Beowulf

Beowulf

Beowulf Adapted by Charles Bethel
Directed by Jim Helsinger
Starring Charles Bethel
Orlando Shakespeare center, Orlando FL

Down on the other end of the Shakespeare Center, there was a lecture on how war Bad For Children And Other Living Things. But up here, in a room more than a few of us refer to as “Pink,” a tinge of blood filled the air, and it was glorious. Bane of English students, inspiration for the Lord of the Rings, and earliest example of our native tongue we hear Beowulf in modern and highly entertaining translation. Maybe you struggled with the thorns and eths and the obsolete words in this Two Troll tail, but that’s the academic approach: good in its own way, like oatmeal and skipping dessert. But this is a battle saga, the Pop Rocks and Pepsi sort of tale that entertained warriors after a hard day of beheading their fellow man. Grab a flagon of metheglin and pull up a bench. Here – let me wipe off the blood.

Beowulf is the hero of Geetland, which is where the Goths come from. When he hears about trouble in Denmark, he sails over, deals with the coast guard, and agrees to help his buddy King Hrothgar by defeating the monster Grendel who eats warriors in the middle of the night. Epic battles ensue, Grendel dies and that enrages his mother, limbs are sundered and honor won, symbolism pervades the stage and soon Beowulf rules Denmark after Hrothgar dies but before Claudius arrives. Late in his rule, Beowulf must defeat a dragon, and if I didn’t know it was the other way round, I would say he stole this scene right out of “The Hobbit.”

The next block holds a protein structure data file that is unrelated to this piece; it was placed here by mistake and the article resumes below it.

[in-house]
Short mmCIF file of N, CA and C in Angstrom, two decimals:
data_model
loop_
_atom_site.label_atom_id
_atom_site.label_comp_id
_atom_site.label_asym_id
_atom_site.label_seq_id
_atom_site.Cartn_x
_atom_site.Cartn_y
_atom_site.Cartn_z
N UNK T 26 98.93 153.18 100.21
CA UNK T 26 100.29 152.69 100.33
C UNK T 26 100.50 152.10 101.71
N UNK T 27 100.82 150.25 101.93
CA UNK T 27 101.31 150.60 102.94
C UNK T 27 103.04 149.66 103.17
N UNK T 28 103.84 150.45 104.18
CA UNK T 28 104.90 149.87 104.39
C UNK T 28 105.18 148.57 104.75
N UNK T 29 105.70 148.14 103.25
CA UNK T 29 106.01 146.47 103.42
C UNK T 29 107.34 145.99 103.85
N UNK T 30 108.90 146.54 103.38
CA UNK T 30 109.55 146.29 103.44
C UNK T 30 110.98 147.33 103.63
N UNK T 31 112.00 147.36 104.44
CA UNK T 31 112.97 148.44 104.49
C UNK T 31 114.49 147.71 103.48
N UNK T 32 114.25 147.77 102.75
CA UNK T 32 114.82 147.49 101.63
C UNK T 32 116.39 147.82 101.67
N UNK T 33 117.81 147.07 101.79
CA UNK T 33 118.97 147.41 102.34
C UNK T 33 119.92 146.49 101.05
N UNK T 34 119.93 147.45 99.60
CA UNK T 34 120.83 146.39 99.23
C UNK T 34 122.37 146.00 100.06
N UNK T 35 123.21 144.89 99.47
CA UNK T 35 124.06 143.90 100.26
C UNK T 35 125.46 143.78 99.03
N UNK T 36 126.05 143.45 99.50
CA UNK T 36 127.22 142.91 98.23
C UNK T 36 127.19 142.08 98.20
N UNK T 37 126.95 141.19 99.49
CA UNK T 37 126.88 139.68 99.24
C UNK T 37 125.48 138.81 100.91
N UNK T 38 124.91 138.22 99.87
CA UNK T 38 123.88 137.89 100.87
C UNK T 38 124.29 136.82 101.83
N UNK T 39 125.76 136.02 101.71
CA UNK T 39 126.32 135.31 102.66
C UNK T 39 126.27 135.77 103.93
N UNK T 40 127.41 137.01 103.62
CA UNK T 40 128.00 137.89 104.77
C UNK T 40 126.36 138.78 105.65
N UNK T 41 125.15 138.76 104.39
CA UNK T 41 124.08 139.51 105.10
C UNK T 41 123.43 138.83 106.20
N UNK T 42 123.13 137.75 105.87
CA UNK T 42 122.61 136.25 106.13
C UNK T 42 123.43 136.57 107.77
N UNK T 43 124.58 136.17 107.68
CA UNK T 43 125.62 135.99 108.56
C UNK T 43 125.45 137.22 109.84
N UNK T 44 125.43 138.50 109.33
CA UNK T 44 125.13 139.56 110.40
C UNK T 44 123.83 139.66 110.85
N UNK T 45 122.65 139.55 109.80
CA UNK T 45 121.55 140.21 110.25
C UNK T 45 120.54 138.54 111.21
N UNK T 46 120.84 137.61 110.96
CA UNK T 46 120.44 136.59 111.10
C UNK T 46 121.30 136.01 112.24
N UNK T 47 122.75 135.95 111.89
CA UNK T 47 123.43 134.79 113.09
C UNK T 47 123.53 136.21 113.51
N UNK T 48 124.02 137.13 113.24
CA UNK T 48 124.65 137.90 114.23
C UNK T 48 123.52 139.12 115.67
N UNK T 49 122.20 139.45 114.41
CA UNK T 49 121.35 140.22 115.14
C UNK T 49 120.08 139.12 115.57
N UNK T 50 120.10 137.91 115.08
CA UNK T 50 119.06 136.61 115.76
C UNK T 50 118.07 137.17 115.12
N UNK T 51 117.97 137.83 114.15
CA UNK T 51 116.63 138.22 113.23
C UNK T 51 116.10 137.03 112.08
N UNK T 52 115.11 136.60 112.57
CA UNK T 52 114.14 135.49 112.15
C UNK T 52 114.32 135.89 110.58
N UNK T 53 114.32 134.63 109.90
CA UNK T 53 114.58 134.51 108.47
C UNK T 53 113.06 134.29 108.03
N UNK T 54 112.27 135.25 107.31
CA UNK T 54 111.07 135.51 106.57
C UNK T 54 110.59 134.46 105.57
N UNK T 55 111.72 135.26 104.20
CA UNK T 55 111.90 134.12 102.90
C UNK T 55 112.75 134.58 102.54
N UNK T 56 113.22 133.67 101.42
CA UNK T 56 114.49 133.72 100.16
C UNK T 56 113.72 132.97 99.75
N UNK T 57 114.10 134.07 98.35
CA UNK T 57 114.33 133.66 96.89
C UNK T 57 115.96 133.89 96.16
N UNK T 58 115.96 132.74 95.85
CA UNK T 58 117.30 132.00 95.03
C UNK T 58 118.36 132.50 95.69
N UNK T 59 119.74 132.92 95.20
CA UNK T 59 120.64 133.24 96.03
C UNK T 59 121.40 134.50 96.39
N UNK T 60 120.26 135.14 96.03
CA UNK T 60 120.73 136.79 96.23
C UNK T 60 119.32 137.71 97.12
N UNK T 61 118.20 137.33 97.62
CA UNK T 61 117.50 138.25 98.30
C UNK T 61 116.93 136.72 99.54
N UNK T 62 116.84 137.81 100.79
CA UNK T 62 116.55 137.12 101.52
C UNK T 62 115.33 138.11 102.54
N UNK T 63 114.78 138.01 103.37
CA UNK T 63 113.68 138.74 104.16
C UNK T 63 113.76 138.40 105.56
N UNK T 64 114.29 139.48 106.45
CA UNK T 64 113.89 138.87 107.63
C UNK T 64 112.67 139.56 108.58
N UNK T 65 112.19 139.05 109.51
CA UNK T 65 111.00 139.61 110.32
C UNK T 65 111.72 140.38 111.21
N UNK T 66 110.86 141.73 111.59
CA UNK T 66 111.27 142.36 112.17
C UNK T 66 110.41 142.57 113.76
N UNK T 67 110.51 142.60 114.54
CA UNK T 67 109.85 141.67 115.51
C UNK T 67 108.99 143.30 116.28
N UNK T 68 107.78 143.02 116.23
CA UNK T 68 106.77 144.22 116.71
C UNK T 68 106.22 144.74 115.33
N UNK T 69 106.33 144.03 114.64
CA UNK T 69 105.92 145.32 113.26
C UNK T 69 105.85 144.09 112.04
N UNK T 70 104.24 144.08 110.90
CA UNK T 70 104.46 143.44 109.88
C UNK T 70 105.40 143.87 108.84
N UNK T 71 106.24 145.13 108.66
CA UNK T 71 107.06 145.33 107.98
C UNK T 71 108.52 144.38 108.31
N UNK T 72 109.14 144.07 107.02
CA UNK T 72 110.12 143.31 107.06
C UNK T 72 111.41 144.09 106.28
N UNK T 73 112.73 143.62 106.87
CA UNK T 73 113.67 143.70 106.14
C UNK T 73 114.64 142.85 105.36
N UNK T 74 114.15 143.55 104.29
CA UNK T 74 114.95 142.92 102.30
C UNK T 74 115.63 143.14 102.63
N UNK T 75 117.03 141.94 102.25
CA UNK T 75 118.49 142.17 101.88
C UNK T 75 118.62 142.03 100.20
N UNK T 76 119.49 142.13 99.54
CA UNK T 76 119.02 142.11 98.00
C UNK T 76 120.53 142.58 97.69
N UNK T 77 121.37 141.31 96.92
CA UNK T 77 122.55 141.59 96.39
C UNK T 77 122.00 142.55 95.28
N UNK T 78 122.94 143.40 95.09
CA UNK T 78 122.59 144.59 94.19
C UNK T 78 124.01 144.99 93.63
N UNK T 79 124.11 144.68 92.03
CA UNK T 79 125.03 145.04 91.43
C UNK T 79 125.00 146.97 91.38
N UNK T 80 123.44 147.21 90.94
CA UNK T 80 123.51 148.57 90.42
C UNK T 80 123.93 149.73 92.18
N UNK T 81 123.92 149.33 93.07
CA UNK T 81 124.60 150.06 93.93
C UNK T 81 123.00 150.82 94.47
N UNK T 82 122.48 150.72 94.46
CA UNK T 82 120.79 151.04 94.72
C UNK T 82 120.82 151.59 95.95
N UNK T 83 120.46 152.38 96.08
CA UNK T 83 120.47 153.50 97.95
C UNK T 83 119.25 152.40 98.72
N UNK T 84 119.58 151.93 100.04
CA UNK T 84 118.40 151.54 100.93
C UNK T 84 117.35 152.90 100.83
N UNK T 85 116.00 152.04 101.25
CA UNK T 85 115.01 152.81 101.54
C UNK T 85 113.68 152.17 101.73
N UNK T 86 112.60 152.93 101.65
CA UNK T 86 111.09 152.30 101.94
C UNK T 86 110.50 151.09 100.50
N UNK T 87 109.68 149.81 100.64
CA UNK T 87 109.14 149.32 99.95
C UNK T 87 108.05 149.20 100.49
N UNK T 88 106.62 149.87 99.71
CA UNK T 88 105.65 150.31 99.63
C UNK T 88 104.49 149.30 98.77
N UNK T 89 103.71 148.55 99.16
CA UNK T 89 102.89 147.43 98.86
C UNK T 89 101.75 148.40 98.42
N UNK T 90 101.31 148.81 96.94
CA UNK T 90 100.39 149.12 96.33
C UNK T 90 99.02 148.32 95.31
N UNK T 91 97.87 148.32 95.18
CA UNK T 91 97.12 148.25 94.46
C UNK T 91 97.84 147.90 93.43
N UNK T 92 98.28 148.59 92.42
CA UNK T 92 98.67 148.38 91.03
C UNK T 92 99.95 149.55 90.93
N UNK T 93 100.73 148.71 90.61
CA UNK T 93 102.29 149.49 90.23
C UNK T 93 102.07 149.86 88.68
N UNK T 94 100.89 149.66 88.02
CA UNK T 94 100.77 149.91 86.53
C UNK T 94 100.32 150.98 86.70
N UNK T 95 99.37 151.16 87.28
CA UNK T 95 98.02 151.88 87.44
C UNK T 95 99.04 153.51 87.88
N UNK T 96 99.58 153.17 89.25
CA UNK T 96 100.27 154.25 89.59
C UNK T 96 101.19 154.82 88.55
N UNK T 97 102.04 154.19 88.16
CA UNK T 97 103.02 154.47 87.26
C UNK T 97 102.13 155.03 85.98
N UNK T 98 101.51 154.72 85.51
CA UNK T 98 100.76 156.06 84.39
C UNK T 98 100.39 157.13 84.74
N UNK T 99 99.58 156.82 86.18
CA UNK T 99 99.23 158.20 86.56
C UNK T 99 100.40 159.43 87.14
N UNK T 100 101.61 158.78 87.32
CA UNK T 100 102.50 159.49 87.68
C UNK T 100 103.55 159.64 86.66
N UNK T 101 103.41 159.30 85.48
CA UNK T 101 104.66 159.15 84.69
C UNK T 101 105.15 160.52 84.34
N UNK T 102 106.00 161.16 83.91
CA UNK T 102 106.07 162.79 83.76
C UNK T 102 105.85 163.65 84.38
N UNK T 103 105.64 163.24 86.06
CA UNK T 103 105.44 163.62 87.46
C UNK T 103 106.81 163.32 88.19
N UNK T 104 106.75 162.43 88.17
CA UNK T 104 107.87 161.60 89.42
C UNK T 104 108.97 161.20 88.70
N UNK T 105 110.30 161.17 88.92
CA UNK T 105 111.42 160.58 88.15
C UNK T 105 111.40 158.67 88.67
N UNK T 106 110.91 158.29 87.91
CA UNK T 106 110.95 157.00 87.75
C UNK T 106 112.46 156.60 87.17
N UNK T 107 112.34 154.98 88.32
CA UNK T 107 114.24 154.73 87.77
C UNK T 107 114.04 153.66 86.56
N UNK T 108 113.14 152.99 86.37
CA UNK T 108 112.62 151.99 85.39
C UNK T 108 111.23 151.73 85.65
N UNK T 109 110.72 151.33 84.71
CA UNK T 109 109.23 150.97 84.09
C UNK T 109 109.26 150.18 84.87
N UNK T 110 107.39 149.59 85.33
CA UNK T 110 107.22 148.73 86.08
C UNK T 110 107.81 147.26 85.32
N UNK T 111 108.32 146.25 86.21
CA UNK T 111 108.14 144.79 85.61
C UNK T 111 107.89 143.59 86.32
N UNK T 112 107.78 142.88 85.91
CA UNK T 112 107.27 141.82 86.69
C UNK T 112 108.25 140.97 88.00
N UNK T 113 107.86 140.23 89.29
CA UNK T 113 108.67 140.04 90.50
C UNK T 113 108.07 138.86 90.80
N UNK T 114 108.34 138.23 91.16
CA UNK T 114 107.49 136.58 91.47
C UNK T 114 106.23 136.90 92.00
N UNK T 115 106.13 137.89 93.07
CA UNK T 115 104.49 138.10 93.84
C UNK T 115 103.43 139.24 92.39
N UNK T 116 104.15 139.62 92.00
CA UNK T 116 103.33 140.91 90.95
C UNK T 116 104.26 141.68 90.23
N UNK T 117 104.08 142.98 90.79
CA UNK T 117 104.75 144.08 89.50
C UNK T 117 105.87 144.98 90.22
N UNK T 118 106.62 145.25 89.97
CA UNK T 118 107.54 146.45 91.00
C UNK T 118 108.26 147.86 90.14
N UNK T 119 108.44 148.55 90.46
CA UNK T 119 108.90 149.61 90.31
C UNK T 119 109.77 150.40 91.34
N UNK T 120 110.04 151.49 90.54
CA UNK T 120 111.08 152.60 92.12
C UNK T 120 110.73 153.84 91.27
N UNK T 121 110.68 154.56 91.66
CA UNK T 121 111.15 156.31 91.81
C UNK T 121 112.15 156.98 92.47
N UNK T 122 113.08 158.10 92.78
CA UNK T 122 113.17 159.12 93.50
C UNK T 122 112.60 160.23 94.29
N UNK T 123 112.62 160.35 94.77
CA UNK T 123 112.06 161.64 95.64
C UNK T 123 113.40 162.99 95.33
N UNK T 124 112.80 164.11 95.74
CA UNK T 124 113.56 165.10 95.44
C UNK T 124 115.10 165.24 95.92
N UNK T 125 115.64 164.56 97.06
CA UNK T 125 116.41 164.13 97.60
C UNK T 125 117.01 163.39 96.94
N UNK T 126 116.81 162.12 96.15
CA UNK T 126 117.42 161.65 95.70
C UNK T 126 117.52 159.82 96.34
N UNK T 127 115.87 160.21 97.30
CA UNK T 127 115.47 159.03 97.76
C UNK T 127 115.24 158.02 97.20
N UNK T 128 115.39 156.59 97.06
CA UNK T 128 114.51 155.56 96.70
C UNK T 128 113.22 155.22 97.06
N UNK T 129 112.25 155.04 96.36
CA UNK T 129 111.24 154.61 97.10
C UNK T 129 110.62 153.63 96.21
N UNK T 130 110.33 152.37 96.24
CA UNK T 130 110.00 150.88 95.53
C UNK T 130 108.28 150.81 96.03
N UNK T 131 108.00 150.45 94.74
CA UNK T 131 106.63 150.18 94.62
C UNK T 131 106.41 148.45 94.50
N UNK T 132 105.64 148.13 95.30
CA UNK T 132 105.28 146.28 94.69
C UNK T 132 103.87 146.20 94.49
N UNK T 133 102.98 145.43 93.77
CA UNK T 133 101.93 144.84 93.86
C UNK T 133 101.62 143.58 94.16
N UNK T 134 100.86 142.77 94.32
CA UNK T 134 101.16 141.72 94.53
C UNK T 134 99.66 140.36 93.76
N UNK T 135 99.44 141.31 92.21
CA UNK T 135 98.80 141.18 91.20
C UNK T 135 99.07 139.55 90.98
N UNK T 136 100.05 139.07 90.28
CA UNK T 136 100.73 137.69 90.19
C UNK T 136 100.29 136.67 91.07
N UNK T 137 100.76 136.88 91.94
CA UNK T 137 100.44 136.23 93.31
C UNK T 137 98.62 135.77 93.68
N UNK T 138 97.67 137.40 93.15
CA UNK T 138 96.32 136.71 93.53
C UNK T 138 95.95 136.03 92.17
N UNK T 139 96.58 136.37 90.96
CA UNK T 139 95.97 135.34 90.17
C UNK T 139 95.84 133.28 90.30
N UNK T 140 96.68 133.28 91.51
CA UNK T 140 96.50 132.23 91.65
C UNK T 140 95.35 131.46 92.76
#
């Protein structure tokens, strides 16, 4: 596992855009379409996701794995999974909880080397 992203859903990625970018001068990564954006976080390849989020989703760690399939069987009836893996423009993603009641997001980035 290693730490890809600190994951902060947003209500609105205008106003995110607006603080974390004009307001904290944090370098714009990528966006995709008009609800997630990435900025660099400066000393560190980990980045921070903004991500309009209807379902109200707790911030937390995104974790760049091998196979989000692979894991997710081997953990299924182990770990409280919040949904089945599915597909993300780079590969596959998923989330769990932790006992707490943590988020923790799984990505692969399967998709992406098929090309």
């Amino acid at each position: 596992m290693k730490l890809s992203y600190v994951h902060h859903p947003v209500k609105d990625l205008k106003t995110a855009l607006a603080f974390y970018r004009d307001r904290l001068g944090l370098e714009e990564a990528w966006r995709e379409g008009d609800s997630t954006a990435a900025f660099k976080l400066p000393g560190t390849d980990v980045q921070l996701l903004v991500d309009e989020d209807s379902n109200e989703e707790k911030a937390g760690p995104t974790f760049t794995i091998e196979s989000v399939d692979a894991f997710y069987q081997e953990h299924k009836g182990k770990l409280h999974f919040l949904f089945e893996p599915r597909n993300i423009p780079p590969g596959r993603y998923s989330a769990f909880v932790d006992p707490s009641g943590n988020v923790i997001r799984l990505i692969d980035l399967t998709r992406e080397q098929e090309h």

Bethel has done a superb job in adapting this rousing take to the modern ear and modern stage. It clocks in at about one hour, drips with bloody humor and reduces these epic heroes to regular guys who eat and fart and fall asleep at the wrong time. In the telling, he return this tale to what it began as – an evening entertainment with heroism, bravery, treachery, and the one moral that will never fail – we are bound to die, so let us enjoy the moment. All that gold you fought for shall be buried and burnt and thrown away when you die. Thus, take that gold and buy a ticket for this show and a horn of ale and enjoy your time while Mr. Bethel is alive and on our stage.

For more information on Orlando Shakespeare Theater, visit
http://www.orlandoshakes.org

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